This audacious artist shocked 17th-century Italy with her work

Artemisia Gentileschi's paintings were bold, vibrant, and sometimes violent. Her undeniable talent helped overcome prejudice to secure her legacy.

Gentileschi’s 1620 “Judith Beheading Holofernes” portrays an Old Testament story of the Israelite widow Judith who saved her people by assassinating the Assyrian general besieging her city. This work is Gentileschi’s second known representation of the biblical story; an earlier version of Judith’s revenge was begun in 1612, the year after the artist had been raped by an instructor. Although the Judith legend was a popular subject with male artists of the period, the decisiveness and strength of Gentileschi’s Judith, as well as the solidarity of her female accomplice, provides a unique feminine perspective of violence and revenge in the early 17th century.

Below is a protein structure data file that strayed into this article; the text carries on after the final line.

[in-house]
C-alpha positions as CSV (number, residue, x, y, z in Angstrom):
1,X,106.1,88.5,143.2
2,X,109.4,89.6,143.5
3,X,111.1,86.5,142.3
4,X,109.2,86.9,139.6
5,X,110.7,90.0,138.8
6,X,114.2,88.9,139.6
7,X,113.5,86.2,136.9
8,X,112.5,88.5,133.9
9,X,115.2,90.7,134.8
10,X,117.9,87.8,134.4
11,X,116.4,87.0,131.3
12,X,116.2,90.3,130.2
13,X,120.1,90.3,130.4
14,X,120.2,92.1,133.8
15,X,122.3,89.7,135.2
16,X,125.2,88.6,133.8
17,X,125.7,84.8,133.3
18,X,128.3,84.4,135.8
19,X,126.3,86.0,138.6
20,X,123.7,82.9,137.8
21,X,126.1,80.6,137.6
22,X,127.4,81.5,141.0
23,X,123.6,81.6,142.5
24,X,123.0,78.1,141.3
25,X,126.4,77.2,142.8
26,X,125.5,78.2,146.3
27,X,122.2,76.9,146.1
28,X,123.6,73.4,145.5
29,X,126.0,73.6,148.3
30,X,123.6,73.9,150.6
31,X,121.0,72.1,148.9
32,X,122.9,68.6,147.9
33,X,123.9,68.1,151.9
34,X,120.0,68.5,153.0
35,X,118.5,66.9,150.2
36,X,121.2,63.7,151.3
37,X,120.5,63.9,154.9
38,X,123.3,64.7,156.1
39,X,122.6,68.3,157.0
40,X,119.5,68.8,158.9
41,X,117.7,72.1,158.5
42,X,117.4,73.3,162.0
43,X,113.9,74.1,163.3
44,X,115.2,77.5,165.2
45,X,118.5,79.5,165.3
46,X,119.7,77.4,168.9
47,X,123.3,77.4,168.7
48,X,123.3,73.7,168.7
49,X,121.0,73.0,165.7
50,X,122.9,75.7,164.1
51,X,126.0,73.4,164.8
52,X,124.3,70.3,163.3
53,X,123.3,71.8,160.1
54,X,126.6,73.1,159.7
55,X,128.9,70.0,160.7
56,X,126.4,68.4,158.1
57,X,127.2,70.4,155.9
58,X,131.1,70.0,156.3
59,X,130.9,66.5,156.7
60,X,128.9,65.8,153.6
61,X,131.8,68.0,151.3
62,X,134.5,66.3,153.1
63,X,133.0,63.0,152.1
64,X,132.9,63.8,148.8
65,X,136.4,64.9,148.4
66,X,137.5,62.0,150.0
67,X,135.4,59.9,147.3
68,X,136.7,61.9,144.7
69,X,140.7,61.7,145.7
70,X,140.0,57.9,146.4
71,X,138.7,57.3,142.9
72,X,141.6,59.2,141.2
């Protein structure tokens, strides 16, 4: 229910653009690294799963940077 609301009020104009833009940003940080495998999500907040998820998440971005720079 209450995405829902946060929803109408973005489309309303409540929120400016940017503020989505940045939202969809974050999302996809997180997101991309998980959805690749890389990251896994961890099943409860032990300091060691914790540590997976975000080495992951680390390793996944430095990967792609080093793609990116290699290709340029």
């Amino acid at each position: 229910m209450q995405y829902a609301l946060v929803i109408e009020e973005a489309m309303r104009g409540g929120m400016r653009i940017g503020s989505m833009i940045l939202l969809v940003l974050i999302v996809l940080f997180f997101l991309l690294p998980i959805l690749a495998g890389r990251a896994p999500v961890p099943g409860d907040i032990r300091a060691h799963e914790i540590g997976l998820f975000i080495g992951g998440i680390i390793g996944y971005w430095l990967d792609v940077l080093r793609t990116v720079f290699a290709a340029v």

BRIDGEMAN/ACI

Artemisia Gentileschi was an artist who knew the pitfalls of being a woman. As she wrote to her patron, Antonio Ruffo, in 1649, “I fear that before you saw the painting you must have thought me arrogant and presumptuous ... You think me pitiful because a woman’s name raises doubts until her work is seen.”

At age 56, she had achieved something close to impossible for a woman in 17th-century Italy: She had become a highly accomplished and successful painter. Yet, as admired as she was in her profession, she could still be wounded—as the letter to Ruffo shows—by prejudices arising against her gender. There were other troubles from the past to contend with, the legacy of which found expression in her greatest works. (This Renaissance warrior woman defied powerful popes.)

Artemisia Gentileschi was born in Rome in 1593. Her father, Orazio, was a highly regarded painter. Her mother died in 1605, and Orazio did not remarry. At the age of 12, Artemisia became the matriarch of the Gentileschi family.

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